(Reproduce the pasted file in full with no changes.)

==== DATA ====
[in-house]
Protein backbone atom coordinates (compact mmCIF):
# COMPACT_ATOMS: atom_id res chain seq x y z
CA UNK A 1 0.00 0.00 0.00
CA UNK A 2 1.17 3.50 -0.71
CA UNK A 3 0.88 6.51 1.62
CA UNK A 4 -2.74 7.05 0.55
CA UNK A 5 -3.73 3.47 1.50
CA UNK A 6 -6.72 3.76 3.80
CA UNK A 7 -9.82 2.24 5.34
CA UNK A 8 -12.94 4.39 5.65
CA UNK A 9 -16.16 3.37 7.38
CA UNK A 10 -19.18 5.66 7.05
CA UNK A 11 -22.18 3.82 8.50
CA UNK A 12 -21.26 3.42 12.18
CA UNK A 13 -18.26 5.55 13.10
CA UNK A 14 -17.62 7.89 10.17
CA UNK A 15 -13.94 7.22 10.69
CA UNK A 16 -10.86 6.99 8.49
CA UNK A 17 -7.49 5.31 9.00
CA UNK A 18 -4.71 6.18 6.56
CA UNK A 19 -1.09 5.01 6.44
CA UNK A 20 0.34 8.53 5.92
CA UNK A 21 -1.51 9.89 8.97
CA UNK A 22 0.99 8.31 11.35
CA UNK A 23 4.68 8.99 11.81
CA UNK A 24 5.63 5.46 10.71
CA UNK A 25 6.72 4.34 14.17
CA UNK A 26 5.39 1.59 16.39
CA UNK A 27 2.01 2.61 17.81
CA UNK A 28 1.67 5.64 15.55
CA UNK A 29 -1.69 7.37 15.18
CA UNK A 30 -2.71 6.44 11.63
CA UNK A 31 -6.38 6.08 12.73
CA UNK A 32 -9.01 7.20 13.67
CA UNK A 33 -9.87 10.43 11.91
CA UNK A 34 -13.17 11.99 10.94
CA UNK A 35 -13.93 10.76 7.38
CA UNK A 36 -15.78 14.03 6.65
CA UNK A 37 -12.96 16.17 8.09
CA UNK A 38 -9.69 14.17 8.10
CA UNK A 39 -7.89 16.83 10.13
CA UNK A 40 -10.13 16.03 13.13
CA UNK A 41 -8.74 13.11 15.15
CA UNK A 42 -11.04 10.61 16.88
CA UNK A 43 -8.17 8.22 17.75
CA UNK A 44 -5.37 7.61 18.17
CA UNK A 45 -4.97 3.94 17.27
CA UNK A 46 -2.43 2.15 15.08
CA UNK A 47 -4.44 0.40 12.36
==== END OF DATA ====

[in-house]
Protein backbone atom coordinates (compact mmCIF):
# COMPACT_ATOMS: atom_id res chain seq x y z
CA UNK A 1 0.00 0.00 0.00
CA UNK A 2 1.17 3.50 -0.71
CA UNK A 3 0.88 6.51 1.62
CA UNK A 4 -2.74 7.05 0.55
CA UNK A 5 -3.73 3.47 1.50
CA UNK A 6 -6.72 3.76 3.80
CA UNK A 7 -9.82 2.24 5.34
CA UNK A 8 -12.94 4.39 5.65
CA UNK A 9 -16.16 3.37 7.38
CA UNK A 10 -19.18 5.66 7.05
CA UNK A 11 -22.18 3.82 8.50
CA UNK A 12 -21.26 3.42 12.18
CA UNK A 13 -18.26 5.55 13.10
CA UNK A 14 -17.62 7.89 10.17
CA UNK A 15 -13.94 7.22 10.69
CA UNK A 16 -10.86 6.99 8.49
CA UNK A 17 -7.49 5.31 9.00
CA UNK A 18 -4.71 6.18 6.56
CA UNK A 19 -1.09 5.01 6.44
CA UNK A 20 0.34 8.53 5.92
CA UNK A 21 -1.51 9.89 8.97
CA UNK A 22 0.99 8.31 11.35
CA UNK A 23 4.68 8.99 11.81
CA UNK A 24 5.63 5.46 10.71
CA UNK A 25 6.72 4.34 14.17
CA UNK A 26 5.39 1.59 16.39
CA UNK A 27 2.01 2.61 17.81
CA UNK A 28 1.67 5.64 15.55
CA UNK A 29 -1.69 7.37 15.18
CA UNK A 30 -2.71 6.44 11.63
CA UNK A 31 -6.38 6.08 12.73
CA UNK A 32 -9.01 7.20 13.67
CA UNK A 33 -9.87 10.43 11.91
CA UNK A 34 -13.17 11.99 10.94
CA UNK A 35 -13.93 10.76 7.38
CA UNK A 36 -15.78 14.03 6.65
CA UNK A 37 -12.96 16.17 8.09
CA UNK A 38 -9.69 14.17 8.10
CA UNK A 39 -7.89 16.83 10.13
CA UNK A 40 -10.13 16.03 13.13
CA UNK A 41 -8.74 13.11 15.15
CA UNK A 42 -11.04 10.61 16.88
CA UNK A 43 -8.17 8.22 17.75
CA UNK A 44 -5.37 7.61 18.17
CA UNK A 45 -4.97 3.94 17.27
CA UNK A 46 -2.43 2.15 15.08
CA UNK A 47 -4.44 0.40 12.36